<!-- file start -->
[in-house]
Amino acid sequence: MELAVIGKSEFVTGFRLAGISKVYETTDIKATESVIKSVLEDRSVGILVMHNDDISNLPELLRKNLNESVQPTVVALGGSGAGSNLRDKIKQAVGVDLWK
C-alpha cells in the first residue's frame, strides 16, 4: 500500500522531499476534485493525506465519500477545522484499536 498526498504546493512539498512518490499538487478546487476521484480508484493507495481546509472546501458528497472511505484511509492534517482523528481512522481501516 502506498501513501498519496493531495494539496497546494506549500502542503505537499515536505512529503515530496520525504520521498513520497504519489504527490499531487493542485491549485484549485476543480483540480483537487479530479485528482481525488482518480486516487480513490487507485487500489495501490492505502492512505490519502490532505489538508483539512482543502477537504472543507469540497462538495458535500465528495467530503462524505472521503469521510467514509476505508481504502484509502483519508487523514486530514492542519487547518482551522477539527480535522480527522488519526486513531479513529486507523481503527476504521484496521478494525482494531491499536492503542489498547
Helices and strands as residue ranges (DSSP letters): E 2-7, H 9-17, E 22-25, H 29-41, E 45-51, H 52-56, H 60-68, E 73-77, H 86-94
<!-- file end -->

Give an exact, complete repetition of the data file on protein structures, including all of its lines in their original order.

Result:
[in-house]
Amino acid sequence: MELAVIGKSEFVTGFRLAGISKVYETTDIKATESVIKSVLEDRSVGILVMHNDDISNLPELLRKNLNESVQPTVVALGGSGAGSNLRDKIKQAVGVDLWK
C-alpha cells in the first residue's frame, strides 16, 4: 500500500522531499476534485493525506465519500477545522484499536 498526498504546493512539498512518490499538487478546487476521484480508484493507495481546509472546501458528497472511505484511509492534517482523528481512522481501516 502506498501513501498519496493531495494539496497546494506549500502542503505537499515536505512529503515530496520525504520521498513520497504519489504527490499531487493542485491549485484549485476543480483540480483537487479530479485528482481525488482518480486516487480513490487507485487500489495501490492505502492512505490519502490532505489538508483539512482543502477537504472543507469540497462538495458535500465528495467530503462524505472521503469521510467514509476505508481504502484509502483519508487523514486530514492542519487547518482551522477539527480535522480527522488519526486513531479513529486507523481503527476504521484496521478494525482494531491499536492503542489498547
Helices and strands as residue ranges (DSSP letters): E 2-7, H 9-17, E 22-25, H 29-41, E 45-51, H 52-56, H 60-68, E 73-77, H 86-94